HIV: WHO's new guidance on self-testing ahead of World AIDS Day
HIV self-testing means people can use oral fluid or blood-finger-pricks to discover their status in a private and convenient setting.
Zee Media Bureau
HIV self-testing means people can use oral fluid or blood-finger-pricks to discover their status in a private and convenient setting. Results are ready within 20 minutes or less. Those with positive results are advised to seek confirmatory tests at health clinics. WHO recommends they receive information and links to counselling as well as rapid referral to prevention, treatment and care services.
According to a new WHO progress report, lack of an HIV diagnosis is a major obstacle to implementing the Organization’s recommendation that everyone with HIV should be offered antiretroviral therapy (ART).
The report reveals that more than 18 million people with HIV are currently taking ART, and a similar number is still unable to access treatment, the majority of which are unaware of their HIV positive status.
It says that 40% of all people with HIV (over 14 million) remain unaware of their status.
"Millions of people with HIV are still missing out on life-saving treatment, which can also prevent HIV transmission to others," said Dr Margaret Chan, WHO Director-General.
"HIV self-testing should open the door for many more people to know their HIV status and find out how to get treatment and access prevention services."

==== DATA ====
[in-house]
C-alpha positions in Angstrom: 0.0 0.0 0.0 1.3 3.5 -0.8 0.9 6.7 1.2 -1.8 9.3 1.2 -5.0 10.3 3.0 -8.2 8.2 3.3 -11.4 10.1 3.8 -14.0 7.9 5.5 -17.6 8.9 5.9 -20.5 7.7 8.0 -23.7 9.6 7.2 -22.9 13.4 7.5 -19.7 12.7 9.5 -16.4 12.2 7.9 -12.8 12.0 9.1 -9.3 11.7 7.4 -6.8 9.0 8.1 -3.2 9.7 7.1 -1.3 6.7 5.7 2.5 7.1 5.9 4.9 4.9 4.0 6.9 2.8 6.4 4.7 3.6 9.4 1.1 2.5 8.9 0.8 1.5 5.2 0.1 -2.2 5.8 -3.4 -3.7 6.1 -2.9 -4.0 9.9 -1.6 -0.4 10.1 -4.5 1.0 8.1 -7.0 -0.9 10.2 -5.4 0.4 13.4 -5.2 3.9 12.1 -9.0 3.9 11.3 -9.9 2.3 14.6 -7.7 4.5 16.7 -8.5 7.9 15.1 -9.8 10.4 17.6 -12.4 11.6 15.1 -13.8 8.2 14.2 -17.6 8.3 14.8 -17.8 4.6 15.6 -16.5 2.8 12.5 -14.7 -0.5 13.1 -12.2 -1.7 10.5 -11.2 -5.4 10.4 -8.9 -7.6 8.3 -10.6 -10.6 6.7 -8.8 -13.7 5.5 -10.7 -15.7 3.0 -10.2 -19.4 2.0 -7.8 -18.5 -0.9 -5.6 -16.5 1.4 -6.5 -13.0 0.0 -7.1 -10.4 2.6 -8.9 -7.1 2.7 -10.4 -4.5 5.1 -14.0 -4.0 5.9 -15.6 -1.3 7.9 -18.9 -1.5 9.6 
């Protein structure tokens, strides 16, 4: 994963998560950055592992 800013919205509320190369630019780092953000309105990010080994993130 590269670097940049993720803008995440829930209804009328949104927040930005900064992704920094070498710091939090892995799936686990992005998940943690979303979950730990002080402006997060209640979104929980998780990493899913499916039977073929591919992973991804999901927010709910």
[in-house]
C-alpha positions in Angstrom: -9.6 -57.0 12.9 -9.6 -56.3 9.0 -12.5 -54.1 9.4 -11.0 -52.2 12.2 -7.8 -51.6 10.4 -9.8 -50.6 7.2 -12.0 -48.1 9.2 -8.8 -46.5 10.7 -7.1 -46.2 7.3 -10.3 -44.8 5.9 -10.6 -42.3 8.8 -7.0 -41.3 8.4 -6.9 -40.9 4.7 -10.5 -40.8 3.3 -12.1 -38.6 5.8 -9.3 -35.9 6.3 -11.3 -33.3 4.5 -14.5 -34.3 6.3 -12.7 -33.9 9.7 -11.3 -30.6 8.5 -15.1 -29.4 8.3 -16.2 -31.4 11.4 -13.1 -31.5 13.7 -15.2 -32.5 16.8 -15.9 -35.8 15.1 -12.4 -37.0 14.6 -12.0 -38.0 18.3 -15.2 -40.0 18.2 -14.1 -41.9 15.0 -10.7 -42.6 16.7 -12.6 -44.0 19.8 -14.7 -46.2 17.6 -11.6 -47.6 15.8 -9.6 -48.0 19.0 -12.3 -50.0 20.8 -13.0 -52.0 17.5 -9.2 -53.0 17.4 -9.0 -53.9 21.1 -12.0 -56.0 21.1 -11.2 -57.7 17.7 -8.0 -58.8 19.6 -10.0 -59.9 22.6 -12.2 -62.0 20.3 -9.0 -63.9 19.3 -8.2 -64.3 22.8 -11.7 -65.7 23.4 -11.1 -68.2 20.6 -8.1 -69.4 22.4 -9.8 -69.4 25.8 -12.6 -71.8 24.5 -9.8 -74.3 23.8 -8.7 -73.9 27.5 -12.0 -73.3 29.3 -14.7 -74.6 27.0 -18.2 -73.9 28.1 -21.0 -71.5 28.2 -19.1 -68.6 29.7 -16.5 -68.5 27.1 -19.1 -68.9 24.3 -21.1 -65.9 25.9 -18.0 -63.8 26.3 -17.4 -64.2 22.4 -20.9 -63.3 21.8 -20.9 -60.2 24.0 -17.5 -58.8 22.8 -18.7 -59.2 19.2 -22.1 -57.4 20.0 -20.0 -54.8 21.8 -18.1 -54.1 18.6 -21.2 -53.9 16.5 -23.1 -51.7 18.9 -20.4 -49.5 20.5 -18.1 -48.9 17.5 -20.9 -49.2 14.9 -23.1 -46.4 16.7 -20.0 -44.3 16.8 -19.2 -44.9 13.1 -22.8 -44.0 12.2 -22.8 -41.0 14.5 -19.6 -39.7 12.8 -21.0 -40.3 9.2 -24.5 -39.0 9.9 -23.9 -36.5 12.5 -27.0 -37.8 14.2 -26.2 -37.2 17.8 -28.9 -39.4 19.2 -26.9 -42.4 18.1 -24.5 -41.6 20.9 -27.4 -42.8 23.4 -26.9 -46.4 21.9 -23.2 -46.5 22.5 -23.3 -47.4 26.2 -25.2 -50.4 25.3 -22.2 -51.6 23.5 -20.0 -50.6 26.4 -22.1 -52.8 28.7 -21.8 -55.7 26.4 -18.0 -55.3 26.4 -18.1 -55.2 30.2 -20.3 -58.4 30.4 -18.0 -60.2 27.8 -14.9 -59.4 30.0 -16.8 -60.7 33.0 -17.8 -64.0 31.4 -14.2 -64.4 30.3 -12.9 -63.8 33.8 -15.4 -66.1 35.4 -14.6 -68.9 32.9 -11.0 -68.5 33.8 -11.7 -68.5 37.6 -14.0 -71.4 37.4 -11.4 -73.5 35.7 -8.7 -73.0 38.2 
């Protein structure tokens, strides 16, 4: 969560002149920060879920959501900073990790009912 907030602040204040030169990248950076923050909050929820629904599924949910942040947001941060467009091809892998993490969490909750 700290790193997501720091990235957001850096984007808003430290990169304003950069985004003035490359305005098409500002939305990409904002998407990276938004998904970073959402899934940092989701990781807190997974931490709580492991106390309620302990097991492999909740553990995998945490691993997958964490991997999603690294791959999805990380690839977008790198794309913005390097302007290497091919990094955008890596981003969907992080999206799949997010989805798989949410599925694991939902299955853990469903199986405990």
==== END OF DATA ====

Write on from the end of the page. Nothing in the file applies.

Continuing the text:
WHO says that up to 70 % of partners of people with HIV are also HIV positive and many of them are not currently getting tested.
The new WHO guidelines recommend ways to help HIV positive people notify their partners about their status, and also encourage them to get tested.
"By offering HIV self-testing, we can empower people to find out their own HIV status and also to notify their partners and encourage them to get tested as well," said Dr Gottfried Hirnschall, Director of WHO’s Department of HIV.
Self-testing has been shown to nearly double the frequency of HIV testing among men who have sex with men. Also recent studies in Kenya found that male partners of pregnant women had twice the uptake of HIV testing when offered self-testing compared with standard testing.